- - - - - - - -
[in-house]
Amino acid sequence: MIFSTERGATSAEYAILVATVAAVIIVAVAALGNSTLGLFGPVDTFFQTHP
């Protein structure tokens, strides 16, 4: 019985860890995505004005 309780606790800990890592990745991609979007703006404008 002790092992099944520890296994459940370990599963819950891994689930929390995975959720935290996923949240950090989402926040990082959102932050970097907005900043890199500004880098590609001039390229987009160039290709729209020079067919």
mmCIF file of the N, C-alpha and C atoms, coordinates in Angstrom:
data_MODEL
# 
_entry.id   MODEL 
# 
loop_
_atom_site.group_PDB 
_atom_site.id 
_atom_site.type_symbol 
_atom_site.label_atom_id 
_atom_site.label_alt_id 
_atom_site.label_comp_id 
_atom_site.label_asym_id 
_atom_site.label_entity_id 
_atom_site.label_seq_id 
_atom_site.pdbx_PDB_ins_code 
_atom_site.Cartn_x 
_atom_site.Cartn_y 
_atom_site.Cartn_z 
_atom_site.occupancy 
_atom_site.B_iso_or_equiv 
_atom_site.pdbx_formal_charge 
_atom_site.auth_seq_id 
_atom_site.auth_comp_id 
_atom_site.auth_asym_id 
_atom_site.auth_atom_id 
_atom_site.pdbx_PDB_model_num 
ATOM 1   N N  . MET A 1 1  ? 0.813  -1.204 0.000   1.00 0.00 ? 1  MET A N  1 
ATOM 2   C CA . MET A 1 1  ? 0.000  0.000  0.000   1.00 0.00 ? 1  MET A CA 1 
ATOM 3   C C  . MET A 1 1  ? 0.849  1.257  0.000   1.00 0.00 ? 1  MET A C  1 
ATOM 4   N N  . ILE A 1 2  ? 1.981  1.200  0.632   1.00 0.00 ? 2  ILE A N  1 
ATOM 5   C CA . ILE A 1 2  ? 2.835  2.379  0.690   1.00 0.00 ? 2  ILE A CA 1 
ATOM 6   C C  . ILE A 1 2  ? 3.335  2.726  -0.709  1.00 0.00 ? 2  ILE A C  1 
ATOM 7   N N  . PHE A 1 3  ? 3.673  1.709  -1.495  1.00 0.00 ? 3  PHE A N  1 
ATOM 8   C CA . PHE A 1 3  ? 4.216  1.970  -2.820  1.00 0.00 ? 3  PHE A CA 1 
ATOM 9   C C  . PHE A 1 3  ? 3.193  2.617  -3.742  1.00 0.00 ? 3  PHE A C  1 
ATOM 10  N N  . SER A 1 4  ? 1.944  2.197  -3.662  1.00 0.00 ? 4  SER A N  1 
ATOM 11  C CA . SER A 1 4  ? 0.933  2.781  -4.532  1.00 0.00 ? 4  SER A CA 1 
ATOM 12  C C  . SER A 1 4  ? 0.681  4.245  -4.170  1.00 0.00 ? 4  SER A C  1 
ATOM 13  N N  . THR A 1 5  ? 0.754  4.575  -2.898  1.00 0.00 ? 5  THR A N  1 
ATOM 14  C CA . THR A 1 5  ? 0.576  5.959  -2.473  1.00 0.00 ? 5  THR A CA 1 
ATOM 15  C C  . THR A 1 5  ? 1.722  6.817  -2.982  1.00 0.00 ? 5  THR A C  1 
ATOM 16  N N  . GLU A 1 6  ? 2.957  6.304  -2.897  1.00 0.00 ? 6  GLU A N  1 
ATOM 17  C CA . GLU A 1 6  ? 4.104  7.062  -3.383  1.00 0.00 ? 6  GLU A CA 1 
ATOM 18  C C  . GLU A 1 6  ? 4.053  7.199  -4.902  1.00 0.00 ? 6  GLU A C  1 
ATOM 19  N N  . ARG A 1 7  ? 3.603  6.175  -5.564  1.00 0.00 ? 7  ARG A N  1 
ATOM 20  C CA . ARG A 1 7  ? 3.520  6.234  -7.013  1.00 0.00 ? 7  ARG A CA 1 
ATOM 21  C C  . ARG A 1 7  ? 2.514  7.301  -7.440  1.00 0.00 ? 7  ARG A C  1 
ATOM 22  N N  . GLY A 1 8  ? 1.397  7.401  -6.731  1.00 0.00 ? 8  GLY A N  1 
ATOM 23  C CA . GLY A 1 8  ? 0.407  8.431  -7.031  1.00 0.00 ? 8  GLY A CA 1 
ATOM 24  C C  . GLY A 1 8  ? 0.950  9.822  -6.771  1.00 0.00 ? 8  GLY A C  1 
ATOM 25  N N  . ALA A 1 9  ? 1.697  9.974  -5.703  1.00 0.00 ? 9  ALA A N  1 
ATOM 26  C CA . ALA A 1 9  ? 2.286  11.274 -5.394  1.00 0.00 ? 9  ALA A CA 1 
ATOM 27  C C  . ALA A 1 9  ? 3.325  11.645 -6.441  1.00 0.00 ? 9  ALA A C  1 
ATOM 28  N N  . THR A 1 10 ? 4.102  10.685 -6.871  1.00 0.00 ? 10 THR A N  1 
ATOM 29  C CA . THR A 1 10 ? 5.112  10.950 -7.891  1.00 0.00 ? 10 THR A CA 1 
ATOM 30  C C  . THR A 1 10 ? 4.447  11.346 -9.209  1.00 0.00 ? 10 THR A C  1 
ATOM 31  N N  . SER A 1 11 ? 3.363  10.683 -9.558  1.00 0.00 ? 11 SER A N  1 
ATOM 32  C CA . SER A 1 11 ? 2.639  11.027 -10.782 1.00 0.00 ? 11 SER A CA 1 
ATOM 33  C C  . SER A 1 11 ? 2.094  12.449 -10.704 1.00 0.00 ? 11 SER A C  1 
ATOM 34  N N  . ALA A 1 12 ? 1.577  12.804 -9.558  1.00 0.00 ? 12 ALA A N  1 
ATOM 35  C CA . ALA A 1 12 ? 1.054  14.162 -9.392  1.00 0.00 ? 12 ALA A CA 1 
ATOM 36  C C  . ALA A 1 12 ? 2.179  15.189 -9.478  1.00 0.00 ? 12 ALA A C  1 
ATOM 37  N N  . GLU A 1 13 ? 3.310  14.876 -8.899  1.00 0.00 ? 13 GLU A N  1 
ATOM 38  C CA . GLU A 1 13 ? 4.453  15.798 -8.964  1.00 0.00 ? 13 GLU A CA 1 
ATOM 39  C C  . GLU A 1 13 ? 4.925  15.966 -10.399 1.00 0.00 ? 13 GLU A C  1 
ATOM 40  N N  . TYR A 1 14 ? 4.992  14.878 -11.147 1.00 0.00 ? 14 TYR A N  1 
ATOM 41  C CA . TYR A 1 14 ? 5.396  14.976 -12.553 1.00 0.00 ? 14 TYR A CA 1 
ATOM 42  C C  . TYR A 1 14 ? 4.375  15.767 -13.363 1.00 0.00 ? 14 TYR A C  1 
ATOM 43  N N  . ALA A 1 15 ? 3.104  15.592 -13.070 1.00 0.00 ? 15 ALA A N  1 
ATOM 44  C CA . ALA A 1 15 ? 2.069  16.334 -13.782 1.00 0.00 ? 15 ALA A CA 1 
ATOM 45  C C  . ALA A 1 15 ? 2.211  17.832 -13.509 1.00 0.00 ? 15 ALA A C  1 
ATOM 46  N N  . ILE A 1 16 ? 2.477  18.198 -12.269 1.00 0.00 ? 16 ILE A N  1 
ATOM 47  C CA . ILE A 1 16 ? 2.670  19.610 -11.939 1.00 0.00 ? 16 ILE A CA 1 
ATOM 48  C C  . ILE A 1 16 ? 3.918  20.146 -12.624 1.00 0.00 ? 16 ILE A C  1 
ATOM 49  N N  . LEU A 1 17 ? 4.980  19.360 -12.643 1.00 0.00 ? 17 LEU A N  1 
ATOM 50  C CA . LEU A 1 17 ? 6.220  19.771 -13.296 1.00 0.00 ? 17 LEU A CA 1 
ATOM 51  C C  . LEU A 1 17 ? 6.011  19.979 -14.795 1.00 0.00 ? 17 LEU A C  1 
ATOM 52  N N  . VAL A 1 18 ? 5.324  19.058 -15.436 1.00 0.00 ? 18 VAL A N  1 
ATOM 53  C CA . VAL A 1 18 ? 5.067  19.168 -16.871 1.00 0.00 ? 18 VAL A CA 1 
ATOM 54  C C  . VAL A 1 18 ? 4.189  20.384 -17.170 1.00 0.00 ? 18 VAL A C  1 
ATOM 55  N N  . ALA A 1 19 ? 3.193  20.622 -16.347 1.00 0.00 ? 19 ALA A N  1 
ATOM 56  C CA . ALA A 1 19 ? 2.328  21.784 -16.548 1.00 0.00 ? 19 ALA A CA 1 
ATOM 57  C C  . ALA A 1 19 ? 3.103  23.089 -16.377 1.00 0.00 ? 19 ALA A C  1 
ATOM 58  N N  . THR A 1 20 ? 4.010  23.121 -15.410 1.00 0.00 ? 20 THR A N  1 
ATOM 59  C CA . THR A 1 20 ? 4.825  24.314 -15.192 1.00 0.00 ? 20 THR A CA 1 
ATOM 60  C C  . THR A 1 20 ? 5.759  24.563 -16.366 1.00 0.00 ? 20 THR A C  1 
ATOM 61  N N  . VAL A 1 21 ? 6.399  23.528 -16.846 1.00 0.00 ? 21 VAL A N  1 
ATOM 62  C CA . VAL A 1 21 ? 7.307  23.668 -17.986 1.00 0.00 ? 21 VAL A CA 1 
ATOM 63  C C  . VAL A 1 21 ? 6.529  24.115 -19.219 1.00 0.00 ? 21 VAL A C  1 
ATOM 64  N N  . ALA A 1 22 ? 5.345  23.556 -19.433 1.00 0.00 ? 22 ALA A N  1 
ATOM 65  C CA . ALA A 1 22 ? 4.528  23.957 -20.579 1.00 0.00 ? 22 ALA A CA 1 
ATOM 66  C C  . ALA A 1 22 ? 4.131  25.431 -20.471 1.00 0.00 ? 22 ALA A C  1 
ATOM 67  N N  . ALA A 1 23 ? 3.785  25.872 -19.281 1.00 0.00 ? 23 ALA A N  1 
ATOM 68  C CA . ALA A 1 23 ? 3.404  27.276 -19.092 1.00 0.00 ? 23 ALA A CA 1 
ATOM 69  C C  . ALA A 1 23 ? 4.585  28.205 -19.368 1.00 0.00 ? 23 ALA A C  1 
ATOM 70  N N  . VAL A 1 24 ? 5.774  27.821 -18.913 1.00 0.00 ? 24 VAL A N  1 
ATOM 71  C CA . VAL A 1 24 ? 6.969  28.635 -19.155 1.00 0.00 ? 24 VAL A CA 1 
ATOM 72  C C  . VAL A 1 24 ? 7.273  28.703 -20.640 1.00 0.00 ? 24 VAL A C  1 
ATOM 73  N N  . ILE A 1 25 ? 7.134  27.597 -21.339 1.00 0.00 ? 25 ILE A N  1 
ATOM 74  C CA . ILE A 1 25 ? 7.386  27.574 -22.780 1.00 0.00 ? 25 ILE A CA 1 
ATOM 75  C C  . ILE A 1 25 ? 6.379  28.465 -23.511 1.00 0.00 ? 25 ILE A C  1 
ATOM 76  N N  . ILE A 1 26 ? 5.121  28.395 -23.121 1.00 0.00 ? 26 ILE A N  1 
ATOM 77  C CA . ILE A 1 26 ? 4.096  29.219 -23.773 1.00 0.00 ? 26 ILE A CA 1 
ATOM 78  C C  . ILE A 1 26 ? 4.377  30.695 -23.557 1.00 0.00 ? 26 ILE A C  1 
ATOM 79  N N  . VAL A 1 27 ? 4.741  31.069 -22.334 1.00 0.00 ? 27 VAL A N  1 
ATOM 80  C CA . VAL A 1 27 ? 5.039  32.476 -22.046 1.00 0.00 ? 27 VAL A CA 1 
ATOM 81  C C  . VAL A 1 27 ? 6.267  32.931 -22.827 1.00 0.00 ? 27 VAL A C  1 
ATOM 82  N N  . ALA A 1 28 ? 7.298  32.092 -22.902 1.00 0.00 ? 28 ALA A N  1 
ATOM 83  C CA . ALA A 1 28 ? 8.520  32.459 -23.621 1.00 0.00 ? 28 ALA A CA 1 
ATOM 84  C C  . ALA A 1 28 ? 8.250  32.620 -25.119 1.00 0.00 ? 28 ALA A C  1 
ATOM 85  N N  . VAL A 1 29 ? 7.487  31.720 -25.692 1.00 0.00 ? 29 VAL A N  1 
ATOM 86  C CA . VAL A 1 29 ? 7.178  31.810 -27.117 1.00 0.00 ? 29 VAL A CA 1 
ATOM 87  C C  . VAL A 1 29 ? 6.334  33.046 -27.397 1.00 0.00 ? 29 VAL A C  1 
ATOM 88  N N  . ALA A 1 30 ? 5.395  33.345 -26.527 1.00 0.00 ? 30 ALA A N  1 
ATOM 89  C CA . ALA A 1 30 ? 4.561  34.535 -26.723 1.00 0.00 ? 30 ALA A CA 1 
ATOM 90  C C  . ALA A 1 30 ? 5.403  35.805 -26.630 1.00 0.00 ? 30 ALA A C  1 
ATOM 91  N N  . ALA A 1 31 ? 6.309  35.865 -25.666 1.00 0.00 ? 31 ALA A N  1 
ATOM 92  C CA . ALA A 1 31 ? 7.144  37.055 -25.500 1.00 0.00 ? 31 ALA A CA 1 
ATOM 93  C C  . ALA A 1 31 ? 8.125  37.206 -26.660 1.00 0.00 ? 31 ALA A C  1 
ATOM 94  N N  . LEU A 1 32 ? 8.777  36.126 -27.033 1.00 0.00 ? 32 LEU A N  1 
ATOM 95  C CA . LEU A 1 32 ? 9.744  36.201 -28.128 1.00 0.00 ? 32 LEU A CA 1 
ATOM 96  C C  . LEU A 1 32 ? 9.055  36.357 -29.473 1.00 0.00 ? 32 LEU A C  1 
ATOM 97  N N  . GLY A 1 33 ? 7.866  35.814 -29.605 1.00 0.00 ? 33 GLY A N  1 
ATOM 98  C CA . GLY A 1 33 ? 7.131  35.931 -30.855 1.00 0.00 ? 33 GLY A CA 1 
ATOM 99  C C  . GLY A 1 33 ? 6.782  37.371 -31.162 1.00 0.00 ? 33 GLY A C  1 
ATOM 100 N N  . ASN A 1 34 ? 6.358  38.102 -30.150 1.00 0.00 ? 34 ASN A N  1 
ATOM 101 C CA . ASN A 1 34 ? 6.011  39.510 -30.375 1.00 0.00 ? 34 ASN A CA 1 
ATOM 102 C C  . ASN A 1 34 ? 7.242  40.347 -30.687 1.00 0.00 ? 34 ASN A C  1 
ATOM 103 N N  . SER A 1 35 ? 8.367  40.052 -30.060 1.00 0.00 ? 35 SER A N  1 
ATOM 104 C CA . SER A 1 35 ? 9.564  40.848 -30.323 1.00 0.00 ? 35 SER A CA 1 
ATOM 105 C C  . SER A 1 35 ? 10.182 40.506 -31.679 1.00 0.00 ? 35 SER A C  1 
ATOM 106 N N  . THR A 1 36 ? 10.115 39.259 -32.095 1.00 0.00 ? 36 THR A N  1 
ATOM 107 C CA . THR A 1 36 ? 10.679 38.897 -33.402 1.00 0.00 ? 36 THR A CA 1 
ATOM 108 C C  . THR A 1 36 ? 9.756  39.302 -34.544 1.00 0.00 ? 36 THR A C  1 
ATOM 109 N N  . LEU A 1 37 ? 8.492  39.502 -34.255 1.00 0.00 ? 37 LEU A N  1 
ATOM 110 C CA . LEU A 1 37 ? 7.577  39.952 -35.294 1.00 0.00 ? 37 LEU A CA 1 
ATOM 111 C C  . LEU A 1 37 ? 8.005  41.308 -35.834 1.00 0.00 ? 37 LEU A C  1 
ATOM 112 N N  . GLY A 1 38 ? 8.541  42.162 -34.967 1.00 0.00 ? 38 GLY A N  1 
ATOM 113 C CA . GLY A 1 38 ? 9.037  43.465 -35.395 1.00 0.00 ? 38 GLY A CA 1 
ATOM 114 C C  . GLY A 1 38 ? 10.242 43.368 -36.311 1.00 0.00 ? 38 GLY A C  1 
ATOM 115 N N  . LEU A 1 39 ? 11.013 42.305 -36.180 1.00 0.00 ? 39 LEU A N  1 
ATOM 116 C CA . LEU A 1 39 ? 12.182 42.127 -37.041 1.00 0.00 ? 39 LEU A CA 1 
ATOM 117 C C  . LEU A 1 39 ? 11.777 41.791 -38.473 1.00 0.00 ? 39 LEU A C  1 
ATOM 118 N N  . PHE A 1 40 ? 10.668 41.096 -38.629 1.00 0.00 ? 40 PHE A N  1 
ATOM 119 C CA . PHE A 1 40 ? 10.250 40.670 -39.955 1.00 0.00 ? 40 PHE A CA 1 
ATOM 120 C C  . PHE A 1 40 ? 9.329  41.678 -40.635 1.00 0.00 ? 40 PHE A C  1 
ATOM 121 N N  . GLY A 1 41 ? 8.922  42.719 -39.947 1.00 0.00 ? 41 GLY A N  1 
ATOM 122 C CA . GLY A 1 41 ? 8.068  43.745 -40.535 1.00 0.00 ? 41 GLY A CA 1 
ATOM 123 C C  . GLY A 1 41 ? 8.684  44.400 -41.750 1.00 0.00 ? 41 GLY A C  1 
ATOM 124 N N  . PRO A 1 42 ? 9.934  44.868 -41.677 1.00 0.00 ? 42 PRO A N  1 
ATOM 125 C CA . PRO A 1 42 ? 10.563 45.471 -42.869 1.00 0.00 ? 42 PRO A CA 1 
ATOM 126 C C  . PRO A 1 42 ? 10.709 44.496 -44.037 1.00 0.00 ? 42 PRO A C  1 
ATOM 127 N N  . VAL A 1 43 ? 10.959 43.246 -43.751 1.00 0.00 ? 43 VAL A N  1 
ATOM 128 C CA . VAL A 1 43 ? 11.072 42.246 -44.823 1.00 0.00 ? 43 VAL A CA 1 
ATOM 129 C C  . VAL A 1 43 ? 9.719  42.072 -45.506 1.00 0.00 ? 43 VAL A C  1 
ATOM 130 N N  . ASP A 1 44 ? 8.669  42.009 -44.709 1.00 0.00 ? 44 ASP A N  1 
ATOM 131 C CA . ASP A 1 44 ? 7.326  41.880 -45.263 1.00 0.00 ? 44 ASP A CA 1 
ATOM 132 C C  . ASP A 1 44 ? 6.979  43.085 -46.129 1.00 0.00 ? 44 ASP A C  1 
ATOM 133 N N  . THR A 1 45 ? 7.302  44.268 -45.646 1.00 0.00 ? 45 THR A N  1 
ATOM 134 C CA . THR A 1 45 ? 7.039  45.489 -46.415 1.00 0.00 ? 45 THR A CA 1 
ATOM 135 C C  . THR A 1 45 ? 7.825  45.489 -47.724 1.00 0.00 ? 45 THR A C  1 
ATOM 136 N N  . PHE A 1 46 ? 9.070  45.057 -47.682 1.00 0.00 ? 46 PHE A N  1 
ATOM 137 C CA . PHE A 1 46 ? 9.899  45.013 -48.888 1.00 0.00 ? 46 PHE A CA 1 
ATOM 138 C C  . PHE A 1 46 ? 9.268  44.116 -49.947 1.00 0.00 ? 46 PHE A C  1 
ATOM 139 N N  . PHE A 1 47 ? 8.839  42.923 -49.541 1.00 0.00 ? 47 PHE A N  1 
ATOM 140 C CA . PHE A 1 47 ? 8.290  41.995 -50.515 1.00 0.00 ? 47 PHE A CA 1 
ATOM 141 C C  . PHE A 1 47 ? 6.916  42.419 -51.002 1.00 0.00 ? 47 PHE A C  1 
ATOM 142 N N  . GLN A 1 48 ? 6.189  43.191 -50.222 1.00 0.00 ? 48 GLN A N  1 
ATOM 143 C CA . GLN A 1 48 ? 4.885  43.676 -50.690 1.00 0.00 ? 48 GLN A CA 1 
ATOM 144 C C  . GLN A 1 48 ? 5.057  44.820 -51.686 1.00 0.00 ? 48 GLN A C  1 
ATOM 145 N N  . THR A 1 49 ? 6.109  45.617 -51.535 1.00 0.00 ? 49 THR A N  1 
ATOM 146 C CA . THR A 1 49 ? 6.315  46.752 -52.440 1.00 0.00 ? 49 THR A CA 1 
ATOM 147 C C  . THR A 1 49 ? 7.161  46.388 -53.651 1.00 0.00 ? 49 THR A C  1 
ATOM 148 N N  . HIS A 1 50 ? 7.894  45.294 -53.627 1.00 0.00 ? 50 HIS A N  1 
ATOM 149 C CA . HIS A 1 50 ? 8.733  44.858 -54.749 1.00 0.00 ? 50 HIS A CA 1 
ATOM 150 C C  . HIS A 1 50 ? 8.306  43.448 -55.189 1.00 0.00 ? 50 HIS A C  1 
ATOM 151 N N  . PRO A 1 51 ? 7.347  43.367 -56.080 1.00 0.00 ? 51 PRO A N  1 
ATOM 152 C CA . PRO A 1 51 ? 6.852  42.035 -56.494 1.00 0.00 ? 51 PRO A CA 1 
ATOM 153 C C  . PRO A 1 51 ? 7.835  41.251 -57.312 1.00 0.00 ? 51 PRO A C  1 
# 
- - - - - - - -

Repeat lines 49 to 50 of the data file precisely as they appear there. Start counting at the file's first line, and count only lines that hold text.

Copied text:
ATOM 19  N N  . ARG A 1 7  ? 3.603  6.175  -5.564  1.00 0.00 ? 7  ARG A N  1 
ATOM 20  C CA . ARG A 1 7  ? 3.520  6.234  -7.013  1.00 0.00 ? 7  ARG A CA 1 